A number of changes to UK Tax law are either underway or at advanced consultation stage that may affect business owners, the self-employed, those in (or planning) flexi drawdown arrangements or near the current Inheritance Tax limits. In this post we summarise the key issues.
Making Tax Digital
The Government has confirmed ‘making tax digital’ will be in force by April 2018. To quote from the Government policy document ‘Making Tax Digital is a key part of the government’s plans to make it easier for individuals and businesses to get their tax right and keep on top of their affairs – meaning the end of the annual tax return for millions.’
Some have translated this to mean ‘passing the work of HMRC back to the small business/individual’ but whatever view you may wish to take it is important to note:
- Self-employed people and small businesses will be required to submit quarterly returns online.
- The self-employed, businesses and landlords in employment (and pensioners) with a second business with a turnover of less than £10,000 per annum will be exempt.
- businesses will be permitted to use spreadsheets to record their receipts and expenditure and submit them online.
- accounting income and expenditure on a ‘cash in, cash out basis’ will be extended.
There will be a ‘soft landing’ on fines and penalties with businesses permitted 12 months to adjust to the changes.
Money Purchase Annual Allowance
In principle individuals earning up to £150,000 per annum are allowed to pay a maximum of £40,000 into their pension fund and qualify for tax relief although in practice those earning over £110,000 may have their allowance reduced. The £40,000 limit includes anything paid into the pension fund by the individual, their employer and any third party. There are rules on unused allowances from previous tax years that may be carried forward.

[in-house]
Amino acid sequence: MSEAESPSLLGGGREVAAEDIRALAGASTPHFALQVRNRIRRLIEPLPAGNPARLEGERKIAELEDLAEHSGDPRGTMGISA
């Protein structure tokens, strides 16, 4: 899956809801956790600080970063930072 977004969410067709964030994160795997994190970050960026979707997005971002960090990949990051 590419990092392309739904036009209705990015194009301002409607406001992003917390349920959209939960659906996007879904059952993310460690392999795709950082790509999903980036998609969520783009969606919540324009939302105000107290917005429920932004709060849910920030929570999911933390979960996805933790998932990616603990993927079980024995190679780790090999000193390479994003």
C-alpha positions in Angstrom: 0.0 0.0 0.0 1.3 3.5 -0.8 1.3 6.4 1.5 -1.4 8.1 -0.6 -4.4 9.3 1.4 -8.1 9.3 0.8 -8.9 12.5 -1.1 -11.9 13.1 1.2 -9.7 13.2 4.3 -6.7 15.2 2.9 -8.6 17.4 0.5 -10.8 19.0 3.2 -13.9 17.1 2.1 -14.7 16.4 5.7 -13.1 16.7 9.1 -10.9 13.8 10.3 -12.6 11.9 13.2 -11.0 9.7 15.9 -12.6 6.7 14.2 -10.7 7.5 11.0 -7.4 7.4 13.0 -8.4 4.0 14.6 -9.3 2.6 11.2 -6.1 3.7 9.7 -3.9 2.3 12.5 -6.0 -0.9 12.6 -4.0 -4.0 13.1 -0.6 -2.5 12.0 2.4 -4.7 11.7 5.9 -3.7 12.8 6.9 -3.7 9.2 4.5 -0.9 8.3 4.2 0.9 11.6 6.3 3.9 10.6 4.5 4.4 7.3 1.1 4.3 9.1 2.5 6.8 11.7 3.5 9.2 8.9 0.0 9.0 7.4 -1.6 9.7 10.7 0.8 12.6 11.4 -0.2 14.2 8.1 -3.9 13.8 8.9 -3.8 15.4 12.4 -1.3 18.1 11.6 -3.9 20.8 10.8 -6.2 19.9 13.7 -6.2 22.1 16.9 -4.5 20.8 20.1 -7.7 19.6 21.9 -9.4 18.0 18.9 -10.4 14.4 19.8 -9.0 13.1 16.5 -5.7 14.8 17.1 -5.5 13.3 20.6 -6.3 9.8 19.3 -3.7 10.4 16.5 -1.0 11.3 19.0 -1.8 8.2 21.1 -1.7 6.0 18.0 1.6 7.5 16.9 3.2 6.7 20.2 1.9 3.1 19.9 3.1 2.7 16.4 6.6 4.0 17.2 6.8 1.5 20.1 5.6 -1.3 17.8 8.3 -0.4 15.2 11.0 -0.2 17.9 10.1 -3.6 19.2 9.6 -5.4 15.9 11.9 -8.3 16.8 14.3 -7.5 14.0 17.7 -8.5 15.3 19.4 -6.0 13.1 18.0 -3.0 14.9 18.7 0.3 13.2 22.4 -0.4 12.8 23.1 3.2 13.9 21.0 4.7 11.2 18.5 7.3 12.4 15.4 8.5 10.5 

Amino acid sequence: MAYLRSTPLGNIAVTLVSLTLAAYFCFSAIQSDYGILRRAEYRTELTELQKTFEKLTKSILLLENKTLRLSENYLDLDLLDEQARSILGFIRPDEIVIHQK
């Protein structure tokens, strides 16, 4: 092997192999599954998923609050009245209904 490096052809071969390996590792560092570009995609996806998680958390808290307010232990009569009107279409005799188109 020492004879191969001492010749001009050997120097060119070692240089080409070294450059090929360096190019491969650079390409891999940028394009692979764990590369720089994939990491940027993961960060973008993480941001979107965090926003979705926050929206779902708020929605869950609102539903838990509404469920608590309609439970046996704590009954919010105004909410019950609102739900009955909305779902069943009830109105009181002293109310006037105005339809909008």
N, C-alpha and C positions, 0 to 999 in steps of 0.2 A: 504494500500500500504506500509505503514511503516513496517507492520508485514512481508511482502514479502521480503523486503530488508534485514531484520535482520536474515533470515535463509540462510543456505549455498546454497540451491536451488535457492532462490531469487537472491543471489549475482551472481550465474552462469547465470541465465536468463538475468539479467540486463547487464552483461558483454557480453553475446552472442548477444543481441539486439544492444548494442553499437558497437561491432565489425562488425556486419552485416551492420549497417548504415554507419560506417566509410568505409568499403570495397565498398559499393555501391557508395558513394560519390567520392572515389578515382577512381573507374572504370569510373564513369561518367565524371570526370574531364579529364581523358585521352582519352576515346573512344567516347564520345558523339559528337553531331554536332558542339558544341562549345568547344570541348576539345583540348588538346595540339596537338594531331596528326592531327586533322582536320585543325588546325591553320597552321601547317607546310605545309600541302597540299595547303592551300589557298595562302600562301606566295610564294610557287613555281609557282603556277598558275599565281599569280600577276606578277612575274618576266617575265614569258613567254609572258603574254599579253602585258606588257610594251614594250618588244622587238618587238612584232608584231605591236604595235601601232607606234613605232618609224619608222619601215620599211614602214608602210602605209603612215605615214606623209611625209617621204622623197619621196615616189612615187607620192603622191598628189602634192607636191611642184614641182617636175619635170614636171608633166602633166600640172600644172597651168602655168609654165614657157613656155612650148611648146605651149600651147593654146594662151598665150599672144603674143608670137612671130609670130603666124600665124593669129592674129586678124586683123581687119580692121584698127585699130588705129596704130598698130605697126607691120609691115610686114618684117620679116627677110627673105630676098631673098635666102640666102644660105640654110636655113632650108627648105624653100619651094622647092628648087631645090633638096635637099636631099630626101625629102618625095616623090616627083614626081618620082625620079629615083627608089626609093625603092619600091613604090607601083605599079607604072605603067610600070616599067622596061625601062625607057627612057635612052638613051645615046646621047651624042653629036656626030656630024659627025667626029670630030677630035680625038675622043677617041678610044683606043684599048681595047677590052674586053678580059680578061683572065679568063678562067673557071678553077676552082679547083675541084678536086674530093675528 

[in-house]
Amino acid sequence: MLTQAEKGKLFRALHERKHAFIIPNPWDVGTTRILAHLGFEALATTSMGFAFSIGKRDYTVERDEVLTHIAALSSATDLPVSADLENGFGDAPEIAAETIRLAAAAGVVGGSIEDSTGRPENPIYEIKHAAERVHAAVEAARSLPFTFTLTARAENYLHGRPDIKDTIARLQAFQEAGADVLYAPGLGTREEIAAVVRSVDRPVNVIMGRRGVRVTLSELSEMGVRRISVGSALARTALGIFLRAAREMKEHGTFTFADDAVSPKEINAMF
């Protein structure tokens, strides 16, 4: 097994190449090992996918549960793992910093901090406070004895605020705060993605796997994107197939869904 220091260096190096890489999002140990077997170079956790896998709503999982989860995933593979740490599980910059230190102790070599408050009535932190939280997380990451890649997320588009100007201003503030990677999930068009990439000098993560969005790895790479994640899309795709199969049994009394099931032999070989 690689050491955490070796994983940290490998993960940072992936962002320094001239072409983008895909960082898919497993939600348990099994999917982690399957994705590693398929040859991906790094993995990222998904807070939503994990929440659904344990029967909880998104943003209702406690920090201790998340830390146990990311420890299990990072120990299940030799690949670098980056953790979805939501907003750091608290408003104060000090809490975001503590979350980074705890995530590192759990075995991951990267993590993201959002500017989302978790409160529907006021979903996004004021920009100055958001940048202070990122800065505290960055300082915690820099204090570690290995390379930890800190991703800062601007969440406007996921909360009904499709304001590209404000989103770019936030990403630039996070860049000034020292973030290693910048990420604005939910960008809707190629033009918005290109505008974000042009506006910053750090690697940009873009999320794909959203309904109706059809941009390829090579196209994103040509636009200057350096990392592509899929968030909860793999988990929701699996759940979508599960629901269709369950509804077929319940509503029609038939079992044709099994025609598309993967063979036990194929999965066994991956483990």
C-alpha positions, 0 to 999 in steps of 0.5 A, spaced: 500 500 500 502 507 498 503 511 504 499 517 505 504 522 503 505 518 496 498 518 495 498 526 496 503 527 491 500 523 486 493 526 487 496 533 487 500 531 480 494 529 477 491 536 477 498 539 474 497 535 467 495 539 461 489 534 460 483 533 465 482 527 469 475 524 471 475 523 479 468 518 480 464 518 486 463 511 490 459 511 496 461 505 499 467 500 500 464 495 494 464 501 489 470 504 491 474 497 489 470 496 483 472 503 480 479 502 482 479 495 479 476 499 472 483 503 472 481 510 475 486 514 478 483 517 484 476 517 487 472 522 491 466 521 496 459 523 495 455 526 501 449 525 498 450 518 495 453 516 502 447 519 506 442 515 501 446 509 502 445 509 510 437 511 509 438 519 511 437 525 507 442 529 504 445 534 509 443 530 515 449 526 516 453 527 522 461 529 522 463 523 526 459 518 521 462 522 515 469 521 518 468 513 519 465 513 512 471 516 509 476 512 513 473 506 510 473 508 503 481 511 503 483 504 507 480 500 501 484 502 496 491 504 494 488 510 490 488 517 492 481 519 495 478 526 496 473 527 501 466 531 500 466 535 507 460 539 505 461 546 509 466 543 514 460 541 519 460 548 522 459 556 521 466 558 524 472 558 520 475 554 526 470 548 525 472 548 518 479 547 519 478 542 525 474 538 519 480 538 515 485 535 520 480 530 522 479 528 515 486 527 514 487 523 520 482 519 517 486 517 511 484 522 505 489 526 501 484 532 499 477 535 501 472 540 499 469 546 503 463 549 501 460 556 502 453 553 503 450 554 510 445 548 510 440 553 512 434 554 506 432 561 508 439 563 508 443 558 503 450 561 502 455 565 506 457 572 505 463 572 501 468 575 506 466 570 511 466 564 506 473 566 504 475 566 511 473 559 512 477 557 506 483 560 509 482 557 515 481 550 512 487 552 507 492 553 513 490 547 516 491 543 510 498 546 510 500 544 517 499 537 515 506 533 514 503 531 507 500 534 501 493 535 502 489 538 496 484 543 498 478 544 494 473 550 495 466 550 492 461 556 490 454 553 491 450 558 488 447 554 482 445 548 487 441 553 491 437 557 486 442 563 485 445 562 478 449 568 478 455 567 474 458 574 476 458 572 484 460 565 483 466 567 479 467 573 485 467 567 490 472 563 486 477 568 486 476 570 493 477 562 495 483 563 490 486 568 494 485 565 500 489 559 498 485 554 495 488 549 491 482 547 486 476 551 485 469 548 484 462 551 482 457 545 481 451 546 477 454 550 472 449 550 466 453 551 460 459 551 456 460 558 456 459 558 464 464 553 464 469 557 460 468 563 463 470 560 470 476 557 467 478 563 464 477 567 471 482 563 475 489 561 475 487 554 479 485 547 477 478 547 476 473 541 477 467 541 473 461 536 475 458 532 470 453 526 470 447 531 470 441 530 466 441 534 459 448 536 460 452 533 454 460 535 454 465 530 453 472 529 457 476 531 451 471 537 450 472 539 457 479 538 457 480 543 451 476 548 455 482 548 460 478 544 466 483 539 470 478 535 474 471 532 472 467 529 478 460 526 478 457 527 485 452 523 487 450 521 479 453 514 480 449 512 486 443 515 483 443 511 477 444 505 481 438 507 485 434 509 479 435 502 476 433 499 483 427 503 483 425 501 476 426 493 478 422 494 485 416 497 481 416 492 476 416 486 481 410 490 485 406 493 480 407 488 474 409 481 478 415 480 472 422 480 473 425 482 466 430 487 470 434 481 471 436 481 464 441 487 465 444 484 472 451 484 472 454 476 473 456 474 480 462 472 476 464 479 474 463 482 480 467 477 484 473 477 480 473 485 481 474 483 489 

Effective 6 April 2017 if an individual accesses a money purchase pension (for example a pension fund in drawdown) the annual allowance is reduced to £4,000 per annum (Update -3 May 2017 – This change has been dropped by the treasury but may well be re-instated at some point in the future. The allowance has returned to a limit of £10,000 per annum). The rules on how the Annual Allowance limit is applied (and who is exempt) are complex and if concerned it is best to take professional advice.
Inheritance Tax – Main Residence Nil Rate Band
the introduction of the main residence nil-rate band from April 2017 could offer a way to reduce an estate’s tax liability. Currently, If an estate is worth over £325,000 it will be liable for inheritance tax (IHT) although married couples and those in civil partnerships can pass on any unused allowance to their spouse or partner. Currently, the individual’s home and everything in it is included in the inheritance calculation.
The Main residence nil rate band may be set off against the value of the estate from April 2017. In the tax year 2017-18 the family home allowance will be £100,000, increasing thereafter at £25,000 per year to a maximum of £175,000 in the tax year 2020-21. Thereafter, the main residence nil rate band will increase with the Consumer Prices Index (CPI).
The rules surrounding Inheritance Tax are complicated so if it is an area of concern it is best to take appropriate financial advice.
The information in this article does not constitute financial or other professional advice. You should not take action on the basis of this article without seeking regulated independent financial advice that addresses your specific circumstances. Any tax treatment depends on the individual circumstances of each client and this article represents our interpretation of current legislation and HMRC practice as at the date of publication. These may change in future. It is important to note tax planning is not regulated.